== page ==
On June 5, 2014 the NB Court of Queen's Bench decided both
the information US-based National Alliance (NA) disseminates and
the NA's purpose are against Canadian public policy – and
so is the gift an NB man left to the NA in his will. Based on this
decision, there are limits to not only what you leave your money
for – but also to whom you leave it.
Mr. McCorkill left all of his estate to the NA in his will.
After Mr. McCorkill died, his sister asked the NB Court to void the
bequest because it was illegal and/or against public policy because
the NA and its activities breach Canadian law. The NA denied this
and argued that regardless, the Court could not void the gift based
on the beneficiary's identity, only the specific purposes
attached to the bequest – and there were none.
In strongly worded and unequivocal reasons, the NB Court of
Queen's Bench decided the bequest to the NA is invalid. No
other Canadian Court is required to follow the decision, but could
choose to do so because it is based on Canadian laws (the Criminal
Code of Canada, the Canadian Charter of Rights and
Freedoms, international conventions to which Canada is a
party, and Provincial human rights laws generally) that apply
Hate Propoganda. McCorkill's sister
submitted extensive evidence about the NA's purposes and
activities – and based on it, the Court decided the
information the NA disseminates is "hate propaganda".
Not in Canada. Dissemination of the
NA's writings might be legal in the US – but it is
illegal in Canada: public incitement of hatred is a criminal
Against Public Policy. Activity that is illegal
– and also contrary to the values of the Canadian Charter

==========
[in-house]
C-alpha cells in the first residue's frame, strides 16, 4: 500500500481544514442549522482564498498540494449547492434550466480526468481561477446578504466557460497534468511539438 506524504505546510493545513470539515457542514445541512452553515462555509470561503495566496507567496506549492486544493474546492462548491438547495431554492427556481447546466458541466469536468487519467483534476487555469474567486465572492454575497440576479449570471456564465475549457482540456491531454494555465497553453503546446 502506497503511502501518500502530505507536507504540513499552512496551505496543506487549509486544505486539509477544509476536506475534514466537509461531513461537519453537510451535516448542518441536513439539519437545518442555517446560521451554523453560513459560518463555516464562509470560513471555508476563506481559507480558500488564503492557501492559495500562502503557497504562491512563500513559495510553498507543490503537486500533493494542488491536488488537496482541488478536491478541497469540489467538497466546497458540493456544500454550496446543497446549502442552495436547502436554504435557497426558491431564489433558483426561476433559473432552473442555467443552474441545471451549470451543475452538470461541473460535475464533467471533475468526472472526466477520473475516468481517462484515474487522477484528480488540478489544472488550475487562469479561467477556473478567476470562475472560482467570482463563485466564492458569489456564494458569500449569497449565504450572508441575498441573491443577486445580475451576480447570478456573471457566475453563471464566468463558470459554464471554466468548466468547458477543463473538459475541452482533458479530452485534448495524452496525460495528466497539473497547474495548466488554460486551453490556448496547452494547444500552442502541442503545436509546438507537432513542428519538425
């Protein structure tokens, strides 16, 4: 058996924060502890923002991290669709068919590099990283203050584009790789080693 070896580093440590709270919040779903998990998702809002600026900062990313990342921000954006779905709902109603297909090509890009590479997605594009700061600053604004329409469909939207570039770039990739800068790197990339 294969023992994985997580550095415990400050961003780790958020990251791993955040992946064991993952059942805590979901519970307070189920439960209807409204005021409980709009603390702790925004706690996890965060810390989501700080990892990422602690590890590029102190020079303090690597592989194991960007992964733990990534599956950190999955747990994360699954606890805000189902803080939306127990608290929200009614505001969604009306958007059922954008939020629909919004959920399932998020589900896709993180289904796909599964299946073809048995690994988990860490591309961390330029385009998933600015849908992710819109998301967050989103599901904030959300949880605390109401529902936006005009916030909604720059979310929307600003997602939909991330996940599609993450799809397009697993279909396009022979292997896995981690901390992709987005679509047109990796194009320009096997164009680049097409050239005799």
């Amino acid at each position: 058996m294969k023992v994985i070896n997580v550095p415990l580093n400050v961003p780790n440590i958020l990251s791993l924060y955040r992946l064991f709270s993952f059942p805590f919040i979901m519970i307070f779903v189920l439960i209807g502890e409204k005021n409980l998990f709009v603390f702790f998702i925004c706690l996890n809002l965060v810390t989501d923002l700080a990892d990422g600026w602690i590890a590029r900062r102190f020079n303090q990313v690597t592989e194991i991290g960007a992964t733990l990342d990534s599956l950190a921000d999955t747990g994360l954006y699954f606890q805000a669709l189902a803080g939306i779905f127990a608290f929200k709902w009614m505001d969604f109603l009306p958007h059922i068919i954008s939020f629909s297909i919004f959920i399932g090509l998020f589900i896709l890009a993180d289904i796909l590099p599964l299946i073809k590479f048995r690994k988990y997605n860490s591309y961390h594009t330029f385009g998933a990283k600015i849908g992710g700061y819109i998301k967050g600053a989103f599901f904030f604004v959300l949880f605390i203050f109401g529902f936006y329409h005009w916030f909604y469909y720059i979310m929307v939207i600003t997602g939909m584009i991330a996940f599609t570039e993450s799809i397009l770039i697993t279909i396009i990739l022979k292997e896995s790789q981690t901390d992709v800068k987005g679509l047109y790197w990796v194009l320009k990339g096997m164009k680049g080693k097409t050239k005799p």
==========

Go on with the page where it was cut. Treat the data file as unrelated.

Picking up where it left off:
of Rights, Provincial human rights laws and international
conventions promoting equality and dignity of the person and
prohibiting discrimination on the basis of race and ethnic origin
– is against Canadian and NB public policy.
The Character of the Beneficiary. The evidence
proved that the NA's identity was indistinguishable from the
purpose for which Mr. McCorkill intended the bequest to be used:
the only thing the NA would or could do with the bequest was be to
further its illegal purposes.
Flood Gates Reversed. The Court quickly
rejected the argument that voiding the gift would lead to a flood
of estates litigation – and countered that not voiding it
could lead to a flood of illegal gifts.
Courts rarely interfere with a person's freedom to choose
who will receive her assets after her death on the basis it's
against public policy – and rarer still based on who the
beneficiary is, as opposed to the purpose for which the giver says
the bequest must be used. The Court's key decision that the
NA's identity and its purpose are indistinguishable was heavily
influenced by the volume and nature of the evidence and the unique
facts, but it's now clear that there are limits to what you
leave your money for – and to whom you leave it.
It is not uncommon for parents to provide monetary gifts to their adult children. Parents may wish to help their child with a down payment on a property, or help pay out their child's existing mortgage.
On March 31, 2014, BC's new Wills, Estates and Succession Act1 ("WESA") will come into force. WESA introduces new protections for beneficiaries of estates that are in danger of being disputed or deemed ineffective by a court.
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